She is survived by two daughters (Florence) Mrs. John (Jack) Harper, of Moose Jaw Saskatchewan andMiss Annie May Deachman, a patient in the Wiseman Private Hospital, Perth; three grandchildren,
Cecil Harper, Toronto; Bert. Harper and Lillian, (Mrs. Herb. Park of Calgary.  Also six great grandchildren—Greg and Catherine Park,  Kevin and Paul Harper of Calgary; Julia and Paul Harper of
Toronto.  Deceased was the last surviving member of a family of eight.
    The funeral, which was largely attended took place from the George Young Funeral Home, in
Lanark, on Wednesday afternoon, January 29th to the United Church for service.
    The late Mrs. Deachman was well known to many residents of Carleton Place, where she visited
frequently with friends and many relatives.
    Numerous beautiful floral tributes were received and many friends from outside points attended the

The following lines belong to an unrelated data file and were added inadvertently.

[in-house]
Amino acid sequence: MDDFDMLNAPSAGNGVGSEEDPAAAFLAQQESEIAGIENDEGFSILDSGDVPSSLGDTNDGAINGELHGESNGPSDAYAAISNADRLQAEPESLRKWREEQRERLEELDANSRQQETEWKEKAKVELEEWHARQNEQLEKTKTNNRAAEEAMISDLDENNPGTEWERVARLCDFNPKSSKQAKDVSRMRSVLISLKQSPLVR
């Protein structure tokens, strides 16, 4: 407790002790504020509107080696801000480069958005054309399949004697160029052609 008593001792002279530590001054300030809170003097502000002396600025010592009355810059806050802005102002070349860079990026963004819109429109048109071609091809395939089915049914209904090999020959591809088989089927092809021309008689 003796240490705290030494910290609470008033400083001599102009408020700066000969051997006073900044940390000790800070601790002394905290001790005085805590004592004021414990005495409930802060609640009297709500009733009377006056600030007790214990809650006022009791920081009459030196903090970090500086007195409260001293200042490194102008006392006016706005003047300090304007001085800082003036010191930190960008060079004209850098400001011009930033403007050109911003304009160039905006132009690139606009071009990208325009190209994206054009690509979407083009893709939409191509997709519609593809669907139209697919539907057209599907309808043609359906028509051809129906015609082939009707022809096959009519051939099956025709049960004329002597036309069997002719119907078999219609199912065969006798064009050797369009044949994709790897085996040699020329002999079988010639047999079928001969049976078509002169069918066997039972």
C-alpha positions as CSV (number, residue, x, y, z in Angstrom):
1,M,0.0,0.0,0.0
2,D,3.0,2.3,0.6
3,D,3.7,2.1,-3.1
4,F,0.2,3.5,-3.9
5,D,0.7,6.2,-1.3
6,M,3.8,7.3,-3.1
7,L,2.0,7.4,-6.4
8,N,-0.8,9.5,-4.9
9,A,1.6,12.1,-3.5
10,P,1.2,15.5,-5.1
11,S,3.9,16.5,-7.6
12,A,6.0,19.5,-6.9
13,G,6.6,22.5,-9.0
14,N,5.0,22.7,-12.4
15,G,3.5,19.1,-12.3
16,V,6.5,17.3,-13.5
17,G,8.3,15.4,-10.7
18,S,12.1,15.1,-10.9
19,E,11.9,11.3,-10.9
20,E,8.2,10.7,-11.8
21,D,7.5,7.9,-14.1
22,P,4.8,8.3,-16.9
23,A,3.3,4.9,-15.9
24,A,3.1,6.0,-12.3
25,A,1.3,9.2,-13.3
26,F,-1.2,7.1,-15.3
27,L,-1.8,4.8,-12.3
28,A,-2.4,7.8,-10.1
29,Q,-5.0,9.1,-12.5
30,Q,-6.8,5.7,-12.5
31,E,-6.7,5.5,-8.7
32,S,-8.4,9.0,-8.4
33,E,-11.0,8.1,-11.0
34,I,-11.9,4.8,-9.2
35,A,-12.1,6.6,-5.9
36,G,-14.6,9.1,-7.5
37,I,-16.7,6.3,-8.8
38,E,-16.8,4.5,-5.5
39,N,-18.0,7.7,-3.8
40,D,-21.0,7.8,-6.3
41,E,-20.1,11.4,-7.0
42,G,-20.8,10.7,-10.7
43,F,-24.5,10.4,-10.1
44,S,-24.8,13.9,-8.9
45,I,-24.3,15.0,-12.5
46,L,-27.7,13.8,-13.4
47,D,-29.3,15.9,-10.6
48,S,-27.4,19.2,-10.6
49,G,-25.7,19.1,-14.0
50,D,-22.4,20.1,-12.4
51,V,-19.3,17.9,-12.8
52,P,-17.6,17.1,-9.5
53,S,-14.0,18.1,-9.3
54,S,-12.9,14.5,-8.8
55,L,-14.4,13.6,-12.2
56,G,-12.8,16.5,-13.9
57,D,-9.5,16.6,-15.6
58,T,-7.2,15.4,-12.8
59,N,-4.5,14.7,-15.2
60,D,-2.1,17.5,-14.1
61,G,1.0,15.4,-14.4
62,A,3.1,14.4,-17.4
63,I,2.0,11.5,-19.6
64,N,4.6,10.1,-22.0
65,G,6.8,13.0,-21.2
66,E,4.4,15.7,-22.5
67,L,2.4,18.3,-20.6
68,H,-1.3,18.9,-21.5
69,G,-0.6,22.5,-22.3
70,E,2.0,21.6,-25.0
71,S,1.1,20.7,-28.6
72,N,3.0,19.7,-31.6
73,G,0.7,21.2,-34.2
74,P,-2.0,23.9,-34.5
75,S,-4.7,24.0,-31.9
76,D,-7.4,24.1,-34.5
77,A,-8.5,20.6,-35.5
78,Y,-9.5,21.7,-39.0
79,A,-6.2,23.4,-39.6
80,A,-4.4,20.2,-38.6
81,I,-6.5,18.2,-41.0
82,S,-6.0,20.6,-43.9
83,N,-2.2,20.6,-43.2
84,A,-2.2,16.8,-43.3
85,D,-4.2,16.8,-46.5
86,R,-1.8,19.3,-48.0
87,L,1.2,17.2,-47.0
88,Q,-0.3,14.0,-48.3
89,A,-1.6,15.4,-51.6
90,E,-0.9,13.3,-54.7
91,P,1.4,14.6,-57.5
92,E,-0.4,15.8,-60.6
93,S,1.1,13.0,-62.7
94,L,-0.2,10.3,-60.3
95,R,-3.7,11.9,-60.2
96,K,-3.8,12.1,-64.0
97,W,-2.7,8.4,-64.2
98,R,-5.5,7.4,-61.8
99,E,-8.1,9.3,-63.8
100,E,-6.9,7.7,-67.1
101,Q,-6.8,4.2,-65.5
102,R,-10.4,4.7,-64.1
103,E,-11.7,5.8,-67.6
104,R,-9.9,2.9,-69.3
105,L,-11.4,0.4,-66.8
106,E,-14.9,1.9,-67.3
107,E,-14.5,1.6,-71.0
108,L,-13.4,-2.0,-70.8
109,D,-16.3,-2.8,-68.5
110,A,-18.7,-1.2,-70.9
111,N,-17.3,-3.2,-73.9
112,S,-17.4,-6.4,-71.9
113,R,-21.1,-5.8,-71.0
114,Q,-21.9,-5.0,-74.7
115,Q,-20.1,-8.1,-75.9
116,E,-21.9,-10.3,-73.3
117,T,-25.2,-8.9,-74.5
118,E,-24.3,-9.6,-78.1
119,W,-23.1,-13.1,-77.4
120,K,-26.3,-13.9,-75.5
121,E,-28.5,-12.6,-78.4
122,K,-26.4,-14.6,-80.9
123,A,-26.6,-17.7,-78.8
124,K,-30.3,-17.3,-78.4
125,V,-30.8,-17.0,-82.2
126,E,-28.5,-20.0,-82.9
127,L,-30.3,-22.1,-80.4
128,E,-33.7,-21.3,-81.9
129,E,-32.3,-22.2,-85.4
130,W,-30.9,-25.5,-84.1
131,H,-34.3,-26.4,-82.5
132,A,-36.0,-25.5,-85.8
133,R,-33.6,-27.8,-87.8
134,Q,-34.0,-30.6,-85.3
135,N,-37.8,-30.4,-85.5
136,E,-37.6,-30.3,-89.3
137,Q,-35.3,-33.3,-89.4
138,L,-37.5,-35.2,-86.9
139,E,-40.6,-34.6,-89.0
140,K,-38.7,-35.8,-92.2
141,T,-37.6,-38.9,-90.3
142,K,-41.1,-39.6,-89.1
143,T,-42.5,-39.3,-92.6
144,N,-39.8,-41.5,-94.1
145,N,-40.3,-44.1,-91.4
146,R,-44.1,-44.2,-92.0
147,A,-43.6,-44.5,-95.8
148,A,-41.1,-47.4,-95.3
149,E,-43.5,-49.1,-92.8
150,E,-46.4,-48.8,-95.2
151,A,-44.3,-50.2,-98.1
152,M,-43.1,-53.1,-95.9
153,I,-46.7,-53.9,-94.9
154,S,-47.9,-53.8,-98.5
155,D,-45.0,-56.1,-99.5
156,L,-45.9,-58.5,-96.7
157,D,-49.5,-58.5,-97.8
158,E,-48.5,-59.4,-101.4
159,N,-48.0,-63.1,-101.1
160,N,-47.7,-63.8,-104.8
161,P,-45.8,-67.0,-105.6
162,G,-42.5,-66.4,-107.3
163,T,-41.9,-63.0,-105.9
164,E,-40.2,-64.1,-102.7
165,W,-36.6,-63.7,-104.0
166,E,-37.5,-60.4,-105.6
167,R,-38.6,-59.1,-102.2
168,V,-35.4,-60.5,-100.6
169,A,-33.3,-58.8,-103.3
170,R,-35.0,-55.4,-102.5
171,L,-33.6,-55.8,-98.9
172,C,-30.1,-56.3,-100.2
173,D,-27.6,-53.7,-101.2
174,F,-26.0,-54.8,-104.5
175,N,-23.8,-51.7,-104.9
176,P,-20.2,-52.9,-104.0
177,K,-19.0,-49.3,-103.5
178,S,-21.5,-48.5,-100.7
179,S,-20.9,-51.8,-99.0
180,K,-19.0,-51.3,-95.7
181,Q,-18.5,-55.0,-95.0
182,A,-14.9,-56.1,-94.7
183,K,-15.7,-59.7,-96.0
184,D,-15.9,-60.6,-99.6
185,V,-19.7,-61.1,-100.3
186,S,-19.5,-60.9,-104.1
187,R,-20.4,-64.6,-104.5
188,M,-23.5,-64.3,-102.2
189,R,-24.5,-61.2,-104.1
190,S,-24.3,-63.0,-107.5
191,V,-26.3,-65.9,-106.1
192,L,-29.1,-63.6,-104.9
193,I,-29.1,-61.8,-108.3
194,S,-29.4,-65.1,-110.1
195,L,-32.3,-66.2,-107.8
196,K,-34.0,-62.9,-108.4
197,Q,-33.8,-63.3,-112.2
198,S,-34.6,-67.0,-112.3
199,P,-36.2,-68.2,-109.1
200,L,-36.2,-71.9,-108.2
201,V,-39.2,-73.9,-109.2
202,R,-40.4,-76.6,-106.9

funeral.
    Mrs. Deachman’s husband was a brother of the late Mr. Robert Deachman and the late Mr Thomas
Deachman, who were well known residents of Carleton Place.
    Pallbearers were Charles H. Woods, Edward Rodger, Stanley Rodger, L. C. Affleck, and Cliff
Ballantyne.
 
FATHER   John Deachman #1
MOTHER  Mary Deachman (Barber)
 
MARRIED Annie Maud Stevenson, (daughter of Andrew Stevenson & Sarah Taylor), on April 10th., 1900 in the Union Hall.  Miss Annie Nolan, of  Almonte was the bridesmaid   (The Lanark Era Wed. April 18th., 1900).            (see marriage below) &    (see death below)
Isaac was born about 1876 in Lanark; died after 1942 in Perth.   (see obituary below)
 
CHILDREN  ?
 
Residing at Union Hall in 1900, Tisdale, Sask. in 1917, Saskatoon in 1919, Crystal City, Man. in